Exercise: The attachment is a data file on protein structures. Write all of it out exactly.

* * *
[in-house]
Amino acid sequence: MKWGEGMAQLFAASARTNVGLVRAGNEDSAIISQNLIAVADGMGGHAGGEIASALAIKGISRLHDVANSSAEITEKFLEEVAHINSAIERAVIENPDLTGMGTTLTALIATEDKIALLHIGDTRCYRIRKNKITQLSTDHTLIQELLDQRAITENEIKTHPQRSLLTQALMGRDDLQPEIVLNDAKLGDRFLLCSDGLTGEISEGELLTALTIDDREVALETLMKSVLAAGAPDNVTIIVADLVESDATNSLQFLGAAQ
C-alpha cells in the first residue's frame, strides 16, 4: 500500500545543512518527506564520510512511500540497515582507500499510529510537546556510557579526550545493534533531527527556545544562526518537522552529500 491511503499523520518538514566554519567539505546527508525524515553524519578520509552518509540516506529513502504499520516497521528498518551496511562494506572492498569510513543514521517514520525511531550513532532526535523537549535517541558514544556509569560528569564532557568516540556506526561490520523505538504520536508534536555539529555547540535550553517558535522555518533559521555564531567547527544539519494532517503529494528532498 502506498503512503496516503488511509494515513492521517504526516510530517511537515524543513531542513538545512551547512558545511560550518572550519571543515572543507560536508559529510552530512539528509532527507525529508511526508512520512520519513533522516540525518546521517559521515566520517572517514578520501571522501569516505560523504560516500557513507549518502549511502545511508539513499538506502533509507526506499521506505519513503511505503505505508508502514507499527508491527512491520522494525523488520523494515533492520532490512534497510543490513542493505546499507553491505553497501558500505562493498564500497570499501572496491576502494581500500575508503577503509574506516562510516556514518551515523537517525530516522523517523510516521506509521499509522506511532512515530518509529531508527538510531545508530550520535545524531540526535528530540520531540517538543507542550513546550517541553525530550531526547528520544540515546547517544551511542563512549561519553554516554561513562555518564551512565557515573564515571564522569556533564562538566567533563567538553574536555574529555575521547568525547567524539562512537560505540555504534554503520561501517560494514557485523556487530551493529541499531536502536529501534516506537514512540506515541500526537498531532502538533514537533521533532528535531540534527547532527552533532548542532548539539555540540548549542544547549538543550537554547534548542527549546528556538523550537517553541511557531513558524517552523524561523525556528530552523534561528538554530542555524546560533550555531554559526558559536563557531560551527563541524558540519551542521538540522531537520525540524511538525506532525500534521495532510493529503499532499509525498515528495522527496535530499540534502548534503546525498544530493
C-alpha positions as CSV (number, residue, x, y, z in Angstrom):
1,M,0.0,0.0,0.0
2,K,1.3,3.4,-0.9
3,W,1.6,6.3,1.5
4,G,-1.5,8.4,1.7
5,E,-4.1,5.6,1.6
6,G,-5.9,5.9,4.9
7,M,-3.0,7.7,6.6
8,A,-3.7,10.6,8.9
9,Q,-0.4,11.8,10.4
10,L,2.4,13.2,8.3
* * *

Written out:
[in-house]
Amino acid sequence: MKWGEGMAQLFAASARTNVGLVRAGNEDSAIISQNLIAVADGMGGHAGGEIASALAIKGISRLHDVANSSAEITEKFLEEVAHINSAIERAVIENPDLTGMGTTLTALIATEDKIALLHIGDTRCYRIRKNKITQLSTDHTLIQELLDQRAITENEIKTHPQRSLLTQALMGRDDLQPEIVLNDAKLGDRFLLCSDGLTGEISEGELLTALTIDDREVALETLMKSVLAAGAPDNVTIIVADLVESDATNSLQFLGAAQ
C-alpha cells in the first residue's frame, strides 16, 4: 500500500545543512518527506564520510512511500540497515582507500499510529510537546556510557579526550545493534533531527527556545544562526518537522552529500 491511503499523520518538514566554519567539505546527508525524515553524519578520509552518509540516506529513502504499520516497521528498518551496511562494506572492498569510513543514521517514520525511531550513532532526535523537549535517541558514544556509569560528569564532557568516540556506526561490520523505538504520536508534536555539529555547540535550553517558535522555518533559521555564531567547527544539519494532517503529494528532498 502506498503512503496516503488511509494515513492521517504526516510530517511537515524543513531542513538545512551547512558545511560550518572550519571543515572543507560536508559529510552530512539528509532527507525529508511526508512520512520519513533522516540525518546521517559521515566520517572517514578520501571522501569516505560523504560516500557513507549518502549511502545511508539513499538506502533509507526506499521506505519513503511505503505505508508502514507499527508491527512491520522494525523488520523494515533492520532490512534497510543490513542493505546499507553491505553497501558500505562493498564500497570499501572496491576502494581500500575508503577503509574506516562510516556514518551515523537517525530516522523517523510516521506509521499509522506511532512515530518509529531508527538510531545508530550520535545524531540526535528530540520531540517538543507542550513546550517541553525530550531526547528520544540515546547517544551511542563512549561519553554516554561513562555518564551512565557515573564515571564522569556533564562538566567533563567538553574536555574529555575521547568525547567524539562512537560505540555504534554503520561501517560494514557485523556487530551493529541499531536502536529501534516506537514512540506515541500526537498531532502538533514537533521533532528535531540534527547532527552533532548542532548539539555540540548549542544547549538543550537554547534548542527549546528556538523550537517553541511557531513558524517552523524561523525556528530552523534561528538554530542555524546560533550555531554559526558559536563557531560551527563541524558540519551542521538540522531537520525540524511538525506532525500534521495532510493529503499532499509525498515528495522527496535530499540534502548534503546525498544530493
C-alpha positions as CSV (number, residue, x, y, z in Angstrom):
1,M,0.0,0.0,0.0
2,K,1.3,3.4,-0.9
3,W,1.6,6.3,1.5
4,G,-1.5,8.4,1.7
5,E,-4.1,5.6,1.6
6,G,-5.9,5.9,4.9
7,M,-3.0,7.7,6.6
8,A,-3.7,10.6,8.9
9,Q,-0.4,11.8,10.4
10,L,2.4,13.2,8.3